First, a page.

With that in mind, it’s fascinating to see OnePlus branching out into audio products and apparel, which represents another side of the OnePlus brand experience. “We would like to thank you for supporting us through purchasing OnePlus Gear,” the card with the OnePlus messenger bag reads, “If you love our products and what we stand for, please help us spread the word.” This is all about building the OnePlus brand, and the community around it. Those loyal enough to carry OnePlus on their person (and not just in their pocket) become ambassadors of a sort. They get to “spread the word.”
And in case you were wondering, the leather messenger bag given to reviewers alongside the 3T is actually pretty nice. The quality is high, the OnePlus branding is subtle — and you’d absolutely expect that in a product that sells for £90 in the UK, or $ 99 in the U.S. Again, those high margins.
In sending all this stuff to reviewers, OnePlus immerses them not just in the phone but in the much more important brand experience we’ve touched on above. Because nurturing its brand, and slowly but surely branching out into product categories with higher margins, seems to be what’ll fuel OnePlus’s profitability in the future.
Really, the phone is just there to get you interested. And when you buy it, you too are part of the family.
Friend, Never Settle.
Other odds and ends on a working Sunday:
- While we’re talking OnePlus 3T, it’s a shame the company wasn’t able to have Nougat ready in time to launch the new phone. (Marshmallow feels kinda old after a month with the Pixel.) That’s really the biggest caveat for the 3T right now. At least it’ll be going away in the next month, with an update to 7.0 for both the 3 and 3T expected before the year’s end.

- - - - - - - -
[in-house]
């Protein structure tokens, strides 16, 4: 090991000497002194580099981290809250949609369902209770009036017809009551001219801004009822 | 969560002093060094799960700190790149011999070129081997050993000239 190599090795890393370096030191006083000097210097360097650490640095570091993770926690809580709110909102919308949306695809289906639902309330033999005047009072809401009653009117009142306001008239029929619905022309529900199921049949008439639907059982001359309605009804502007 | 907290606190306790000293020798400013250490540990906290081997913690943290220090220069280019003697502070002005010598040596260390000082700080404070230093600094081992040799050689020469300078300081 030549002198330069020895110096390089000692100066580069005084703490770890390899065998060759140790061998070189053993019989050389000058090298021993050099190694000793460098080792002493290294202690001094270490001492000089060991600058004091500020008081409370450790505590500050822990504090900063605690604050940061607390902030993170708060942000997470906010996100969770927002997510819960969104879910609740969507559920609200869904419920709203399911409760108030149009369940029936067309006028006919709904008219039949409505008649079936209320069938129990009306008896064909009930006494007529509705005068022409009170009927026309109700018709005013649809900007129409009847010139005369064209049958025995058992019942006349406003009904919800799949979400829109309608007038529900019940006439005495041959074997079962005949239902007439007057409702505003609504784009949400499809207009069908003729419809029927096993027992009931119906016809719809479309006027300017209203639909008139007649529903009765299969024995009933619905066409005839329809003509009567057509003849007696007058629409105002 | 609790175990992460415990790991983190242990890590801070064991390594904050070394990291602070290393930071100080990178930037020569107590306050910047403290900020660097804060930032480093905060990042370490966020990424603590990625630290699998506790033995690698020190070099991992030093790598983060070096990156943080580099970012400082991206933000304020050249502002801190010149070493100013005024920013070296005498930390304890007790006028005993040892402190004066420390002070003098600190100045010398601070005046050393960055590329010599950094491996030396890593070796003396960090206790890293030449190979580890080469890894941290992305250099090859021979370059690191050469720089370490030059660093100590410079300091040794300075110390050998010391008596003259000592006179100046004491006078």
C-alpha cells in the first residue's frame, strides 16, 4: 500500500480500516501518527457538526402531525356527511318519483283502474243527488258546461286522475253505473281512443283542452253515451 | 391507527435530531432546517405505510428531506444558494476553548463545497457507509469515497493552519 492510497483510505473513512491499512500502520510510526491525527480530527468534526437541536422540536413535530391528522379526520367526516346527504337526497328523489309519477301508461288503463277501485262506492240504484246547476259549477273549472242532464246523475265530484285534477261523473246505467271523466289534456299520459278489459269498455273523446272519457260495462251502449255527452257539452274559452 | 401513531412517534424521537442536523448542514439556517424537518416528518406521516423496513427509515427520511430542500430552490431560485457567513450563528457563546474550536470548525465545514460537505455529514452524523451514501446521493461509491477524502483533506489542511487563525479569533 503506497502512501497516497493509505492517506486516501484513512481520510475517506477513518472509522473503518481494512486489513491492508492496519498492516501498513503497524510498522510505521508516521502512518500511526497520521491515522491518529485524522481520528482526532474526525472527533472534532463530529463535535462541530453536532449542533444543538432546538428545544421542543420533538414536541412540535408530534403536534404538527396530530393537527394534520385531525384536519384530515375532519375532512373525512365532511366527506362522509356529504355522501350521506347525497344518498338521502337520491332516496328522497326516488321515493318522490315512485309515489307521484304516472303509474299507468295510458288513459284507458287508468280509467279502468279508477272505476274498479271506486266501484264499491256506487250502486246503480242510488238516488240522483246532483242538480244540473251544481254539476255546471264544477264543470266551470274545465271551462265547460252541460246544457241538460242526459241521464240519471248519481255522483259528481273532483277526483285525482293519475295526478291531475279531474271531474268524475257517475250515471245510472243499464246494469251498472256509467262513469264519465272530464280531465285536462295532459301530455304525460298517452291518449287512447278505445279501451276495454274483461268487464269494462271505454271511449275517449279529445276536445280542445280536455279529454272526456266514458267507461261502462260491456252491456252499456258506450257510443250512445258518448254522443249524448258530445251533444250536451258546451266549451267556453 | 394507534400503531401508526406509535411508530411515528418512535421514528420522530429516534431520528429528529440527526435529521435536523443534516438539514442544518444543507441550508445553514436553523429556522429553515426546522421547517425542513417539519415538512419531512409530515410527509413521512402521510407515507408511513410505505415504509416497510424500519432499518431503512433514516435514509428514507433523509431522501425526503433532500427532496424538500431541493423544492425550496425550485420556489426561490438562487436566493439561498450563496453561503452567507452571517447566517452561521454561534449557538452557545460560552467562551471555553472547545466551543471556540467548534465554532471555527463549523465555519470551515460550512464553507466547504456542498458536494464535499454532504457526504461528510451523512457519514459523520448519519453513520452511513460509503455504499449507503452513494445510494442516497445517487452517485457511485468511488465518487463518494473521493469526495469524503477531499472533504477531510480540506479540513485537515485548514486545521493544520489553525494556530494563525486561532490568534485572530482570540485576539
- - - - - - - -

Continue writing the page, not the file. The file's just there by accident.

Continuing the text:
- We’re expecting finalized firmware for the Huawei Mate 9 pretty soon. So far everyone who has a review unit is running a non-final build. Like I said in my review, the main thing (besides trivial bugs) that needs fixing is low-light camera performance. Hopefully Huawei can tune things up. In every other respect this is a really promising phone.
- I’ve been messing around with the Nougat beta on the Galaxy S7 edge this past week too. A lot is still in flux, and Samsung is building this release out based on user feedback, which is great. The new, lighter, brigher UI is sure to figure prominently in the Galaxy S8, so we’re likely getting a sneak peek at what’s ahead here.
- Some guy called Phil Nickinson has just launched his new thing. Get your fill of Phil over at Modern Dad. What is Modern Dad? Watch this here video and find out!
That’s it for this week. Happy Thanksgiving weekend to everyone in the U.S., and happy Cyber Monday / Cyber Weekend / Where Did All My Money Go Weekend to everyone else!
- OnePlus 3 review: Finally, all grown up
- The OnePlus 3T is official
- OnePlus 3 specs
- OnePlus 3T vs. OnePlus 3: What’s the difference?
- Latest OnePlus 3 news
- Discuss OnePlus 3 in the forums